Photo courtesy of the REI Union

Resolved in their unionization effort and unwilling to back down in the face of alleged retaliation from their employer, workers at REI in Durham did not mince words at a demonstration they staged in front of the outdoor gear store Tuesday afternoon. They called on company officials to cut the crap, address long-standing concerns over wages, scheduling, and workplace safety, and to give them a seat at the table.

The demonstration came two weeks after Durham REI workers filed for a union election with the National Labor Relations Board (NLRB). The Durham location is the eighth in the country to file for union representation and the first in the South, according to the United Food and Commercial Workers International Union. Workers at three of the eight stores have voted in favor of unionization. The other five stores filed for NLRB elections last month and have not yet voted.

“We’ve seen our hours being cut, our healthcare at risk, our friends having to quit because they can’t afford to work here any longer,” said Megan Shan, a retail sales specialist and organizing committee member at Durham REI. “We’ve comforted each other through these challenges and we’ve also come together to form solutions.”

Workers have spent the past six months organizing and enumerating their demands. At the demonstration, they emphasized a need for wages that keep pace with rising costs of living; adequate sick leave and affordable healthcare deductibles; ongoing paid training to improve product knowledge; and consistent scheduling and better retention systems so that stores aren’t plagued with high turnover. 

They also called on management to resolve specific safety issues like overcrowded storage rooms and out-of-order HVAC systems.

“We’ve brought concerns to management regarding our safety and our livelihoods, but we’ve been ignored,” Shan said.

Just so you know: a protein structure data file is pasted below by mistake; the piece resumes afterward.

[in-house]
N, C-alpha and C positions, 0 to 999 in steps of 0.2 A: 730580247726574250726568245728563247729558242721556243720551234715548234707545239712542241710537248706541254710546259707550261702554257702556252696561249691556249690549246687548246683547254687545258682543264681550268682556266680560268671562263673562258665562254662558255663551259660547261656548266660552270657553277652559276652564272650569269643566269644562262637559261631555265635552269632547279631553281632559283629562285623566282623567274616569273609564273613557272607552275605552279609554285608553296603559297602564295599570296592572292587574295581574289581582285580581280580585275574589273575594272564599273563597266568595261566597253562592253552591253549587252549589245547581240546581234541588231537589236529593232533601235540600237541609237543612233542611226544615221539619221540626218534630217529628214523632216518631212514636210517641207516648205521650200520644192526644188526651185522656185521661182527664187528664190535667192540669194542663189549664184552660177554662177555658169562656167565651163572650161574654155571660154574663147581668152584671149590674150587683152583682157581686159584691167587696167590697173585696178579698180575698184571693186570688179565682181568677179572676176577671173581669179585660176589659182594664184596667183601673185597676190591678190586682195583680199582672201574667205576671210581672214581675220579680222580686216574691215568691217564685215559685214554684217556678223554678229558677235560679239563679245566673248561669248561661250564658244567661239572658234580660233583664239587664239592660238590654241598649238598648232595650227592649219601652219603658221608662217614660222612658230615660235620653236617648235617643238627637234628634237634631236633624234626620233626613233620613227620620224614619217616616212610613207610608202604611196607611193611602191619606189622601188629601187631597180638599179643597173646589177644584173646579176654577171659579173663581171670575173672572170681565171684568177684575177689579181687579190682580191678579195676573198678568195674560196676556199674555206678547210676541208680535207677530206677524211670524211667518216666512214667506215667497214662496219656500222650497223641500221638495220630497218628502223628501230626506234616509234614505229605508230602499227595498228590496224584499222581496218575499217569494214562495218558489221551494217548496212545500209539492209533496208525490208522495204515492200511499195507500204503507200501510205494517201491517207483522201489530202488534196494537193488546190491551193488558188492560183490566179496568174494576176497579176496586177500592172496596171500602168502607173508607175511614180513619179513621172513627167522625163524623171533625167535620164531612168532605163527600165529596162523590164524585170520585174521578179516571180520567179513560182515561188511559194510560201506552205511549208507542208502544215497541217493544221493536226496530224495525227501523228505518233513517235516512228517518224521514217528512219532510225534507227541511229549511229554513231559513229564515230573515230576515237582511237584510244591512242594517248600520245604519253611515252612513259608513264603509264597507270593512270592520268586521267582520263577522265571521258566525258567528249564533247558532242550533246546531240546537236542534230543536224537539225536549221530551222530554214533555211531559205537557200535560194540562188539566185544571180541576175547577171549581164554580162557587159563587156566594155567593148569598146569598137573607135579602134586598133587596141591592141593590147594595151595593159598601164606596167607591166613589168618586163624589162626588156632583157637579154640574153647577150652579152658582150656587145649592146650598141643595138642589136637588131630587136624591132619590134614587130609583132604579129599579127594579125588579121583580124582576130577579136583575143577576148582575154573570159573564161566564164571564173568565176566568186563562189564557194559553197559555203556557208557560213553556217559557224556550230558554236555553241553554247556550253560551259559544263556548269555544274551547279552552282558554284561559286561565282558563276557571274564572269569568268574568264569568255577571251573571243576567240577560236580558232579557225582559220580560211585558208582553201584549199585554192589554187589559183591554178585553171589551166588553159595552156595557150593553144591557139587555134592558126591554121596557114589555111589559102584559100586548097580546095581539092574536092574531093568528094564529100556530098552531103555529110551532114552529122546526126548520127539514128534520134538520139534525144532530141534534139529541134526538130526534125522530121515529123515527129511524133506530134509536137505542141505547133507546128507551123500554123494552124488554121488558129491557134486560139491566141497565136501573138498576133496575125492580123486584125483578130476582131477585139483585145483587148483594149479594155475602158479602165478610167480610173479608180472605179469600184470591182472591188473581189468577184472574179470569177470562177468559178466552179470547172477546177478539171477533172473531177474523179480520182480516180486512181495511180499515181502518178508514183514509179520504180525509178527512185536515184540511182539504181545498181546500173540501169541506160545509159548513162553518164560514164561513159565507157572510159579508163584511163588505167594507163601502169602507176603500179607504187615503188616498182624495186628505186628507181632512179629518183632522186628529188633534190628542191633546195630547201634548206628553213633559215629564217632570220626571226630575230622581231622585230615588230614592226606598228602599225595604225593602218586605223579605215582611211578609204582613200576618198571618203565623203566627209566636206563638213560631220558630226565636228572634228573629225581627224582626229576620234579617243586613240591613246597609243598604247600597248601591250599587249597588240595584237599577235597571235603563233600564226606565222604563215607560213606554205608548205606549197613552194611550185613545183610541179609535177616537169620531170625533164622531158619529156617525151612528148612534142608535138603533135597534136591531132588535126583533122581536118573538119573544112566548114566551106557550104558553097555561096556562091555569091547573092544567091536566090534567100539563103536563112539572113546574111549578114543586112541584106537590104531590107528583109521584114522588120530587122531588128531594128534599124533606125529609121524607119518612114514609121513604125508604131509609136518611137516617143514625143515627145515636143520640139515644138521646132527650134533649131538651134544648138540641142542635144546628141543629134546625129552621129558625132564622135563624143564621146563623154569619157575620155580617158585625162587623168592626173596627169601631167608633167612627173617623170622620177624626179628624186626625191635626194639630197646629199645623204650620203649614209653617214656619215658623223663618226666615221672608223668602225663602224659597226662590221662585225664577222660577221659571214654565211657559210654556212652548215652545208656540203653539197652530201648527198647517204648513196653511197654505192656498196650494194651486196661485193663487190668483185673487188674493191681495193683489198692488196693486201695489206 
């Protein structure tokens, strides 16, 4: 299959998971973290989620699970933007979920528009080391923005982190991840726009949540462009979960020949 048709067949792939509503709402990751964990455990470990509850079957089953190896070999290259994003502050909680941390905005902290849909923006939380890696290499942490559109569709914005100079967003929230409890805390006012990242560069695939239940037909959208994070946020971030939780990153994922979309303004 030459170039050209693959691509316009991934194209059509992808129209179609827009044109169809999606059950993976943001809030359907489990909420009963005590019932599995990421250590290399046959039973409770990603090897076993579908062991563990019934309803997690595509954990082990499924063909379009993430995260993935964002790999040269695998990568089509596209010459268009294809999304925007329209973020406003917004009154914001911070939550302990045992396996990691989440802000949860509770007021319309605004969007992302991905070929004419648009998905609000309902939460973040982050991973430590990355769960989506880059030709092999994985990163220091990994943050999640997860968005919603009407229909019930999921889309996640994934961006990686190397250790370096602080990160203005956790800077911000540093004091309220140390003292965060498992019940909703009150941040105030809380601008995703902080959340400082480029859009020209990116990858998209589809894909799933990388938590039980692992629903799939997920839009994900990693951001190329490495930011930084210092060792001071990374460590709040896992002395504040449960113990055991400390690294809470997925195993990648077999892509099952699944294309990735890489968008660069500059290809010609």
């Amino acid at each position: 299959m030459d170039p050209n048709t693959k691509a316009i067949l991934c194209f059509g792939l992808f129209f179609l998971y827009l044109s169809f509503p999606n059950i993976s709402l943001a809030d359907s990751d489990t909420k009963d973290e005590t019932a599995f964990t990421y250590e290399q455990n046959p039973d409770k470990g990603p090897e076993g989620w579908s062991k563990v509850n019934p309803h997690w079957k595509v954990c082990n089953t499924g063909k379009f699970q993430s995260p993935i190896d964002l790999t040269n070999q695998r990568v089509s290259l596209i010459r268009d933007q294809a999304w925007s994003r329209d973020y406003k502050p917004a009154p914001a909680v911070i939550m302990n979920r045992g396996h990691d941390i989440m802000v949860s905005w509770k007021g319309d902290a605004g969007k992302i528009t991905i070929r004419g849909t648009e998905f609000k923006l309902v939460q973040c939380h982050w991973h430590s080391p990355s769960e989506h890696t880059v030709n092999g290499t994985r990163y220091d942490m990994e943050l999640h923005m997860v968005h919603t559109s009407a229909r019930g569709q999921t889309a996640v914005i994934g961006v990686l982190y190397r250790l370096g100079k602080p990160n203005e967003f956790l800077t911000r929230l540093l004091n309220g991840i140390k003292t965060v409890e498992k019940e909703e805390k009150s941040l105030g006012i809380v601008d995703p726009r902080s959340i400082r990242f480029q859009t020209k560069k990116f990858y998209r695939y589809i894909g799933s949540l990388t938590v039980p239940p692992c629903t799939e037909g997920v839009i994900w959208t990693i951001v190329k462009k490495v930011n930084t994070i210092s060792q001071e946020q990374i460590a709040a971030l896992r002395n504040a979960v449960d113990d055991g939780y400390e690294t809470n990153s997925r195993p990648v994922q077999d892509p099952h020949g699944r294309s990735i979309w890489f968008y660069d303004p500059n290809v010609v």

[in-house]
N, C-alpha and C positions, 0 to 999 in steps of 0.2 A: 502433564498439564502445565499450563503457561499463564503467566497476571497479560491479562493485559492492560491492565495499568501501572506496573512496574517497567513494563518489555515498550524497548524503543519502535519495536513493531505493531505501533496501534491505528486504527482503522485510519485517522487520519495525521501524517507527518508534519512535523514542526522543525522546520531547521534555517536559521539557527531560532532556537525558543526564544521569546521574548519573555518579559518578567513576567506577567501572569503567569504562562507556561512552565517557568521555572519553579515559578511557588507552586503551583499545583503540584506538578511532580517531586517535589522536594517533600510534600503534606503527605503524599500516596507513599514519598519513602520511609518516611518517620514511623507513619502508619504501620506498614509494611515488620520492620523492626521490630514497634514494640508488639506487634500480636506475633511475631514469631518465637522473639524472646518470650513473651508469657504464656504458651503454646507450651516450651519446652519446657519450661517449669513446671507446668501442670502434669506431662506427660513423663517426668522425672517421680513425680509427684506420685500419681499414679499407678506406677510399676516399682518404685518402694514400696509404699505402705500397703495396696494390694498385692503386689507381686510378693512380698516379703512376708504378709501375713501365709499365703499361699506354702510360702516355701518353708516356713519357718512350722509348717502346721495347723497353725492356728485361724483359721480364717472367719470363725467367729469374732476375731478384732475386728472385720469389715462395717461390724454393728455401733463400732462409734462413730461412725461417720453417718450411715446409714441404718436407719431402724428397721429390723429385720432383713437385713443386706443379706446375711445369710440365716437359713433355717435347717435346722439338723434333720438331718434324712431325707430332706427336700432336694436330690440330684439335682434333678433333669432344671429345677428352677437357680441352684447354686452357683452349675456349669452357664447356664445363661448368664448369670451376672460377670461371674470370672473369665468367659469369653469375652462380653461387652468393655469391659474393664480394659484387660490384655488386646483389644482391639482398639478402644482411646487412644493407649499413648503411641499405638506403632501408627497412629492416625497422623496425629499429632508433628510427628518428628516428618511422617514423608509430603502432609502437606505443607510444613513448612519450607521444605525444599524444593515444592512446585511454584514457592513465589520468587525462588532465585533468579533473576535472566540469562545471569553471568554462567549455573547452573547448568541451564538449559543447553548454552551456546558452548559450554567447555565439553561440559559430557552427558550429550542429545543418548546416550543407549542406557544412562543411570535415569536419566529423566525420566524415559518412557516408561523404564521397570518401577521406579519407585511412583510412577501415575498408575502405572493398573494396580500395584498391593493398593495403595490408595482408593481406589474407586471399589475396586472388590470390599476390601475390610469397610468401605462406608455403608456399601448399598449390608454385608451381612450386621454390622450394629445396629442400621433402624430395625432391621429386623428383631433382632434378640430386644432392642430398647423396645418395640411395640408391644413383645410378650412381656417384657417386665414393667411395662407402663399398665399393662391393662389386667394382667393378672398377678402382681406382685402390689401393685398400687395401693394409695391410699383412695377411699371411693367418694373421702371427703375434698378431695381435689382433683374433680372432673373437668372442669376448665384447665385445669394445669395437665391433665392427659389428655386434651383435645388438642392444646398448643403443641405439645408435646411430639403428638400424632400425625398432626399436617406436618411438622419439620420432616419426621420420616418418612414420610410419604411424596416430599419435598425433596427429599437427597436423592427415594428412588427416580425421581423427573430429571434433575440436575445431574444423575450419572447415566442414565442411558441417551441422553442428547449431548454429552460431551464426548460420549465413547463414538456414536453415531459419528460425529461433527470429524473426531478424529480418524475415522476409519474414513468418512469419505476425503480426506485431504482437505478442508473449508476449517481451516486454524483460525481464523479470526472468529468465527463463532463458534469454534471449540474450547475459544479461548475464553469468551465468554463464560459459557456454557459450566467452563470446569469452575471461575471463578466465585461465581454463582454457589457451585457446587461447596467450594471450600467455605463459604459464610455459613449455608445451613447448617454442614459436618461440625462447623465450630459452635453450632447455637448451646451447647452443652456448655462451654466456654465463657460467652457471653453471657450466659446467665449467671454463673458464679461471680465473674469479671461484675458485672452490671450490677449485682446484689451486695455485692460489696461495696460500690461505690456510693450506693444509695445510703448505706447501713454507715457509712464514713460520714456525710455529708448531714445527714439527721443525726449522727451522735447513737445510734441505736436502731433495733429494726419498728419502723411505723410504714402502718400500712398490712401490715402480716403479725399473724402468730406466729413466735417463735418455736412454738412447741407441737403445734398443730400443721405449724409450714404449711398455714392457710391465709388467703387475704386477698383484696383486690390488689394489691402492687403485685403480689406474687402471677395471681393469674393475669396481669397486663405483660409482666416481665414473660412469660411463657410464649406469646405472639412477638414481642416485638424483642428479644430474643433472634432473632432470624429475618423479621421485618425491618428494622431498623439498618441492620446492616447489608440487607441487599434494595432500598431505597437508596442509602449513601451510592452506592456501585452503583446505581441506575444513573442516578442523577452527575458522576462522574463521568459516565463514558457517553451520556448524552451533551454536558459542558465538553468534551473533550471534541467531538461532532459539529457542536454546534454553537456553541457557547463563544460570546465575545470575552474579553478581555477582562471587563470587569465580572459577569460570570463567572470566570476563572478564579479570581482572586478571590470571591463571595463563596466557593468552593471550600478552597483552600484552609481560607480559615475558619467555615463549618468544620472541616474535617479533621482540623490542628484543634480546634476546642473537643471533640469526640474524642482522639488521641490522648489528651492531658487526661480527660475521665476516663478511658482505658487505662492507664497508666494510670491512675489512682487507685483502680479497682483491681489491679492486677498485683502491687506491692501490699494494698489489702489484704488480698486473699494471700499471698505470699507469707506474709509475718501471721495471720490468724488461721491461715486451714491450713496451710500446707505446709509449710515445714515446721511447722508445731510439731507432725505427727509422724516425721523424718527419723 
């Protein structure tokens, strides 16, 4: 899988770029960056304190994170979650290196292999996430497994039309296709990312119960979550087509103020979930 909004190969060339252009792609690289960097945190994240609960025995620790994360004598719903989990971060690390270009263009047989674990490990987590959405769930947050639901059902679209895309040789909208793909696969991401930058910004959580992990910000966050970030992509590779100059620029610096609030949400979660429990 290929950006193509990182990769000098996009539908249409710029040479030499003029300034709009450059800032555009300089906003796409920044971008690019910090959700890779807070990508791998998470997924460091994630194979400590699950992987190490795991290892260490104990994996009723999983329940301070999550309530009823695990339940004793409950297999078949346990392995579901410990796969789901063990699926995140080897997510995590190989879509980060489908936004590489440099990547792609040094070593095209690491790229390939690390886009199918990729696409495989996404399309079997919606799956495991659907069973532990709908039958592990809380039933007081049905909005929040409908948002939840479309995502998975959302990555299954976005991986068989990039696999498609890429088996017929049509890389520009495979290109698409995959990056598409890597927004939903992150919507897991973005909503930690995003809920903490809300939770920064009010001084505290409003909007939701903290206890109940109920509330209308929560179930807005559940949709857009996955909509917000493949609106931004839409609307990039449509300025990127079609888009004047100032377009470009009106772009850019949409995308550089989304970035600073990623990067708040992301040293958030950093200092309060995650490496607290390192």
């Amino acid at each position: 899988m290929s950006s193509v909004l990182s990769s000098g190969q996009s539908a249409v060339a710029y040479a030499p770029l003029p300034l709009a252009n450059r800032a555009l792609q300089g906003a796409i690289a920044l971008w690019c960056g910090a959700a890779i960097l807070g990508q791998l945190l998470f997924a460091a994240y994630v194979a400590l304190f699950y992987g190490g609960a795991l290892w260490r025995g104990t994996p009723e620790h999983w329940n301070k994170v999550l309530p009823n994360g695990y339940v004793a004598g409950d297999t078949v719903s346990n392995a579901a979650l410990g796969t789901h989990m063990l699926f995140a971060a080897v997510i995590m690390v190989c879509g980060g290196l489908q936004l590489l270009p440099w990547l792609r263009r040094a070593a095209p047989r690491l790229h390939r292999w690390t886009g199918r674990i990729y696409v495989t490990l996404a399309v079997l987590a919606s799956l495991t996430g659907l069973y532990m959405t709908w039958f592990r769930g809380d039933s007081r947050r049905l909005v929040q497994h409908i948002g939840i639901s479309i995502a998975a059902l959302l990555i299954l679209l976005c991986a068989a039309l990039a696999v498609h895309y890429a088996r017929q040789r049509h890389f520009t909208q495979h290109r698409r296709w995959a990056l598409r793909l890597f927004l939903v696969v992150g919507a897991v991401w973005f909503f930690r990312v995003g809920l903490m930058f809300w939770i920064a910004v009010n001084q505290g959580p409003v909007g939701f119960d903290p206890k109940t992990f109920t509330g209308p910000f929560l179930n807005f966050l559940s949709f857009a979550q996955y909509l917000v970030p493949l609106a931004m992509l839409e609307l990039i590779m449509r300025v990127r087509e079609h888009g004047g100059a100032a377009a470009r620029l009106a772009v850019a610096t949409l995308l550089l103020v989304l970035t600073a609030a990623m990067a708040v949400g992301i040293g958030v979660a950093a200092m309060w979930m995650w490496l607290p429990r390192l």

Shortly after workers filed for a union election, management placed one organizing committee member on administrative leave, which Shan described as “clear retaliation for their organizing efforts. The company is also “dragging its feet in giving us an election date,” she said.

This isn’t the first time REI has been accused of union-busting. In 2021, after REI workers at a Manhattan store filed for an election with the NLRB, management reportedly began giving anti-union speeches during mandatory employee meetings and posting anti-union flyers on the wall, among other intimidation tactics.

Durham city council member Jillian Johnson, who attended the demonstration alongside Durham county commissioner Nida Allam and Charlotte Mayor Pro Tem Braxton Winston, said the company’s alleged retaliation toward Durham workers was “really serious.”

“That’s unethical, it’s illegal, and we cannot tolerate that in the city of Durham,” Johnson said.

In a statement, REI said it is “fully supporting the petition process and working closely with the NLRB and the UFCW to ensure every eligible employee has the opportunity to vote for or against union representation.”

“The co-op is not delaying an election,” an REI spokesperson wrote in an email to the INDY. “Early next week there is a hearing scheduled to discuss the election, which is part of the normal election process. Determining an election date is part of a specific legal process between the co-op, the union and the NLRB. REI’s lawyers are working in good faith with the Union and the NLRB to set an election date, which will be in the coming weeks.”

Workers stressed that the push for unionization is rooted not just in their needs as workers but in a desire to see REI thrive.

“We want to steer the company back towards values that have made REI the co-op that we all know and love,” Shan said.

“People who hate their jobs don’t unionize,” said Alice Bennett, another retail sales specialist and organizing committee member. “People who love their jobs form a union.”

Editor’s note: This story has been updated with a statement from REI. Additionally, it has been corrected to reflect the fact that eight REI stores, not seven, has so far filed for union representation.

Follow Staff Writer Lena Geller on Twitter or send an email to on this story at

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